LORRI took this mosaic 9½ hours -- or not quite one Jupiter rotation period -- after snapping its previous images of the Little Red Spot on Feb 26, 2007 (see PIA09294), at a longer range of 3.5 million kilometers (2.2 million miles) and at a lower resolution of 17 kilometers (10.5 miles) per pixel. The new mosaic was obtained with the Little Red Spot closer to the center of the visible disk of Jupiter, so there is less foreshortening and better illumination.
The Little Red Spot is an Earth-sized storm on Jupiter that changed its color from white to red in 2005. Swimming to the east, its clouds rotate counterclockwise (or in the anticyclonic direction), meaning that it is a high-pressure region. In that sense, the Little Red Spot is the opposite of a hurricane on Earth, which is a low-pressure region - and it is of course much larger than any hurricane on Earth.
Scientists don't know exactly how or why the storm turned red -- though they speculate that the change could stem from a surge of exotic compounds from deep within Jupiter, caused by an intensification of the storm system. In particular, sulfur-bearing cloud droplets might have been propelled about 50 kilometers into the upper level of ammonia clouds, where brighter sunlight bathing the cloud tops released the red-hued sulfur embedded in the droplets - causing the storm to turn red. A similar mechanism has been proposed for the Little Red Spot's "big brother," the Great Red Spot, a massive energetic storm system that has existed for centuries.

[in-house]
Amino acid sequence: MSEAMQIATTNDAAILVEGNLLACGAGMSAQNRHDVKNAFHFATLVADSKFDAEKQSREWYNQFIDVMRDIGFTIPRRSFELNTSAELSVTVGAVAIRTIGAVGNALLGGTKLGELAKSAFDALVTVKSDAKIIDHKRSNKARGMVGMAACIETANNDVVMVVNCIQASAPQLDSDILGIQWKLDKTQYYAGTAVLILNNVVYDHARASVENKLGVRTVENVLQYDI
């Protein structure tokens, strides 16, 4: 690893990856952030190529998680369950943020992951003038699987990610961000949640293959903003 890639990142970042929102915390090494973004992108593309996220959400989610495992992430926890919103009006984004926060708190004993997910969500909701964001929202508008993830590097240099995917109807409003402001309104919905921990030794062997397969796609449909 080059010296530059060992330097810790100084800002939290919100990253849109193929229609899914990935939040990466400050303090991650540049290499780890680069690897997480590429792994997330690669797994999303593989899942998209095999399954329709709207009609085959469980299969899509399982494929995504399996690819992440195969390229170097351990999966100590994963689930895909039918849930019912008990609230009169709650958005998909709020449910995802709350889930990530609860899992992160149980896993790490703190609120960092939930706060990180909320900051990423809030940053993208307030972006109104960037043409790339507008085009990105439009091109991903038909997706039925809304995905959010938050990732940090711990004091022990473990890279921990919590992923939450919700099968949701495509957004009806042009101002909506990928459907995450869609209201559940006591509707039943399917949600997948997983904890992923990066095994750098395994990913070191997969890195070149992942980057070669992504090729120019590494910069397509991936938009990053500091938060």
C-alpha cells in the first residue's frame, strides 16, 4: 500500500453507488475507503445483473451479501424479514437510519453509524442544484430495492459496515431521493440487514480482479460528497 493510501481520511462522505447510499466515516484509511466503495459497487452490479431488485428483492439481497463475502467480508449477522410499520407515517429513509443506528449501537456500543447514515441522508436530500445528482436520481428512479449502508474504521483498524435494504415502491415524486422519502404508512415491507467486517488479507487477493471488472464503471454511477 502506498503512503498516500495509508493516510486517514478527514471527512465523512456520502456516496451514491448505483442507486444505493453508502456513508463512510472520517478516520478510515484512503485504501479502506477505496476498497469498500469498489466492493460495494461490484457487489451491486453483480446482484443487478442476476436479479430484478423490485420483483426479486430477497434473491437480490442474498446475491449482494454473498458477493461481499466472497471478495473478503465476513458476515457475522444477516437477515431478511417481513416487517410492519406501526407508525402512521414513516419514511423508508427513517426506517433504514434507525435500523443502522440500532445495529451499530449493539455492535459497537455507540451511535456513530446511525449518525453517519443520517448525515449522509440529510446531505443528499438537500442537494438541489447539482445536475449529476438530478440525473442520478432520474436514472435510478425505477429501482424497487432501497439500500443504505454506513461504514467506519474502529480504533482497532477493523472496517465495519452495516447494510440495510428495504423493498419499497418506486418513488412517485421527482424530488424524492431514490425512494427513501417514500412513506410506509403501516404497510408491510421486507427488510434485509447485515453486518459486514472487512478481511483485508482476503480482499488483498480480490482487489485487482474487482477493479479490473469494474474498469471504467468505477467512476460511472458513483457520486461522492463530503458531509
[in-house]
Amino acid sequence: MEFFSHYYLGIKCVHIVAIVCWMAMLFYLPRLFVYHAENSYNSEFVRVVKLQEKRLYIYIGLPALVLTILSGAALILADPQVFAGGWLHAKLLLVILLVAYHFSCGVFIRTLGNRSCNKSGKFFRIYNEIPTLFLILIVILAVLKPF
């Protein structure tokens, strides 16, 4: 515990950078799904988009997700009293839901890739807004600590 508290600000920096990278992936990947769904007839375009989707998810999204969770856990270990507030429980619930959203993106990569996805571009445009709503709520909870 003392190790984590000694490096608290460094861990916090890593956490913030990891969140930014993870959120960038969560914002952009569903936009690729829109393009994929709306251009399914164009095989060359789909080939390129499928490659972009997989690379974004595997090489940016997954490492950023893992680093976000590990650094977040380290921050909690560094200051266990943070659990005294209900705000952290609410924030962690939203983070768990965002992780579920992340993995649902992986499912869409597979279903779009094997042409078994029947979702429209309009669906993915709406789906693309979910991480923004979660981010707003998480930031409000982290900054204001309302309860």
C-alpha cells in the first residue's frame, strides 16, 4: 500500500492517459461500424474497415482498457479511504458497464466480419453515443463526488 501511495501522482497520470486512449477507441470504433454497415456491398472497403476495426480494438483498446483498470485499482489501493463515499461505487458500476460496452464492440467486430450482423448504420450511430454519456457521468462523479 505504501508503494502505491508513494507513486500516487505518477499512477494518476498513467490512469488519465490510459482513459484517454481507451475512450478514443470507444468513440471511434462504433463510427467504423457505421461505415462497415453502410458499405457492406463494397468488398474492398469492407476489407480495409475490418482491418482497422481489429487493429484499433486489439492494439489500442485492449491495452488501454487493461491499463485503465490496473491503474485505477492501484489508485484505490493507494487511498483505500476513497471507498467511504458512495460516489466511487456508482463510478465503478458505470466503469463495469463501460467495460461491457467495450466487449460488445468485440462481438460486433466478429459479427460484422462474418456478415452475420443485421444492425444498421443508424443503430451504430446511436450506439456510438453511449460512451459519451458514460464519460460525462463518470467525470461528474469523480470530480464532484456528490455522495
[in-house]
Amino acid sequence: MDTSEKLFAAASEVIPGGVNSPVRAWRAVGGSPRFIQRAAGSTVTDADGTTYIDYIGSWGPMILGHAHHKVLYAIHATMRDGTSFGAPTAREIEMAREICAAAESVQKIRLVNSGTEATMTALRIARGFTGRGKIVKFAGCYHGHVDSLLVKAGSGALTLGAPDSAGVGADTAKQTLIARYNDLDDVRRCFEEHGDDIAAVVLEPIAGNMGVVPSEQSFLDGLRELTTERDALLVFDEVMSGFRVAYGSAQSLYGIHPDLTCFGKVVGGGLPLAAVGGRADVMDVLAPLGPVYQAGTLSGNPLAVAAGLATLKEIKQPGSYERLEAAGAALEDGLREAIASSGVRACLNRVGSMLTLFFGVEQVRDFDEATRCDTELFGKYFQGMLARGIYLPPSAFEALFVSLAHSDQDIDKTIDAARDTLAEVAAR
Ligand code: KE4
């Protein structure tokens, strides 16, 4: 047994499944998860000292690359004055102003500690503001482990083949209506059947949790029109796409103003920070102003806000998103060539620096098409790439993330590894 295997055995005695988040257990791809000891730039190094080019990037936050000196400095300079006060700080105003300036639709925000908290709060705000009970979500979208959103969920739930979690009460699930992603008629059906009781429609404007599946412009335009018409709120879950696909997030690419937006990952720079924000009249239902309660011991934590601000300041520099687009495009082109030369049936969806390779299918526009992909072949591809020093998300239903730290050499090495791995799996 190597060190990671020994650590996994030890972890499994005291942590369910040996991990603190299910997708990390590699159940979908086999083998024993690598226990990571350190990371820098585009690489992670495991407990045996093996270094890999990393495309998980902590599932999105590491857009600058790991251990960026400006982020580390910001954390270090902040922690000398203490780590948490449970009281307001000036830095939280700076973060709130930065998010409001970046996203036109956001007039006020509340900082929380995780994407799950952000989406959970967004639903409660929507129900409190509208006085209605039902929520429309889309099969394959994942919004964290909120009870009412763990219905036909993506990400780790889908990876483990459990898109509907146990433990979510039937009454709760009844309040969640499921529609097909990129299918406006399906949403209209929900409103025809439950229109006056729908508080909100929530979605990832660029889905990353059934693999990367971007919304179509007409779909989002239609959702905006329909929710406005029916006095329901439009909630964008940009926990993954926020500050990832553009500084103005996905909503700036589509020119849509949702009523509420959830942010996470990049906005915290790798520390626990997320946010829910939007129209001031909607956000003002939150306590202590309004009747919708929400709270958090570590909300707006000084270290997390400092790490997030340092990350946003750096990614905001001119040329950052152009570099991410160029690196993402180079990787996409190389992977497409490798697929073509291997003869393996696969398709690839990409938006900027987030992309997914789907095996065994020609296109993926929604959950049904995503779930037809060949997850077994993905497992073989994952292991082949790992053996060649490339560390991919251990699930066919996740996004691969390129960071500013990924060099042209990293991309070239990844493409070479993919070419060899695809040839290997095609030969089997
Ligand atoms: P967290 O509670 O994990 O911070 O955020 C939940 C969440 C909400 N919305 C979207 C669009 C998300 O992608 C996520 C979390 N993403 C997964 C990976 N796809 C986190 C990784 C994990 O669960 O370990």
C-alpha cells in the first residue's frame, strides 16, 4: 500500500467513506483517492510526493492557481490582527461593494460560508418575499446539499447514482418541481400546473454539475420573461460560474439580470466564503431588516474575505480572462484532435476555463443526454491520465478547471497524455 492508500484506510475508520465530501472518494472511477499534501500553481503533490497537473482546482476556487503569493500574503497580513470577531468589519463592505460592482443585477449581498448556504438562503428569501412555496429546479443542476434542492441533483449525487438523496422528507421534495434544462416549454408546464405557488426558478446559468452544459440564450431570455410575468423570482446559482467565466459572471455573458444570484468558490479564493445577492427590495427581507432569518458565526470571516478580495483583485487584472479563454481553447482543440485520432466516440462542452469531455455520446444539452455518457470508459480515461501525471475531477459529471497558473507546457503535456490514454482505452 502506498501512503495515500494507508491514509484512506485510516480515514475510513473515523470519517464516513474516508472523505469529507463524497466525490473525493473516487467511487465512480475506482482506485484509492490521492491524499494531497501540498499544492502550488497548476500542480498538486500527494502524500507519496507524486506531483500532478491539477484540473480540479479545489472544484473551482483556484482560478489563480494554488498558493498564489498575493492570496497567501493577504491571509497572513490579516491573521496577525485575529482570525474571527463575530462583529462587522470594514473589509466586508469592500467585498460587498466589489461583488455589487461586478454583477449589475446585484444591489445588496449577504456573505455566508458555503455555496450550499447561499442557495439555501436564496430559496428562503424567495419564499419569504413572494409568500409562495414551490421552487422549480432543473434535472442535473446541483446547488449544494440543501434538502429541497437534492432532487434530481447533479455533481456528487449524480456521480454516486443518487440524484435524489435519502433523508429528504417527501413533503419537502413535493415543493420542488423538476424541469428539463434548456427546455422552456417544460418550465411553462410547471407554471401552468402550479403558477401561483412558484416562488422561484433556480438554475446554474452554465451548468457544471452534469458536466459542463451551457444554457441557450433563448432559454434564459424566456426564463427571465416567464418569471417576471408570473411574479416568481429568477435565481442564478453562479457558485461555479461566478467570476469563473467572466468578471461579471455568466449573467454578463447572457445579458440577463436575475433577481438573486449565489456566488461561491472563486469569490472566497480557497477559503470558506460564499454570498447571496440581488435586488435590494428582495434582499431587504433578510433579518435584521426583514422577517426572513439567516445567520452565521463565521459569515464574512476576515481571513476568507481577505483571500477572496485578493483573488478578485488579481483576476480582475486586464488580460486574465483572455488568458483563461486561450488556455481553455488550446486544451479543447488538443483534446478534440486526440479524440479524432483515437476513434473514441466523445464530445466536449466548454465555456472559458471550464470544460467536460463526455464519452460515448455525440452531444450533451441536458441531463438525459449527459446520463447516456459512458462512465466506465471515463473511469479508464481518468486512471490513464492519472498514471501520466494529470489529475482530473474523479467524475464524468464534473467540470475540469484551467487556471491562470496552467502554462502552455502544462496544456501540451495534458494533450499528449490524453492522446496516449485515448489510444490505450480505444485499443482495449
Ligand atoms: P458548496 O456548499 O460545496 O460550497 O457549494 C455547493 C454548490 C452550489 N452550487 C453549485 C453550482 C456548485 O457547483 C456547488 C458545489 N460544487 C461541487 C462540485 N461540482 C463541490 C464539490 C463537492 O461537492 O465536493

The smaller, brighter oval to the south of the Little Red Spot is another storm moving more rapidly to the east, as can be seen by comparing the previous mosaic to the newer one. Any feature that moved by as much as 100 pixels between the earlier mosaic and the new one -- as many features have done -- has shifted at an average relative speed faster than 95 miles per hour, indicating hurricane force winds. The awesome violence of the storms in Jupiter's atmosphere contrasts with the serene isolation of New Horizons' LORRI, snapping pictures from millions of miles away.
"The new images are further proof that LORRI is one of the best imagers ever flown on a planetary mission," says Dr. Andy Cheng, the LORRI principal investigator from the Applied Physics Laboratory, "and more delights are yet to come."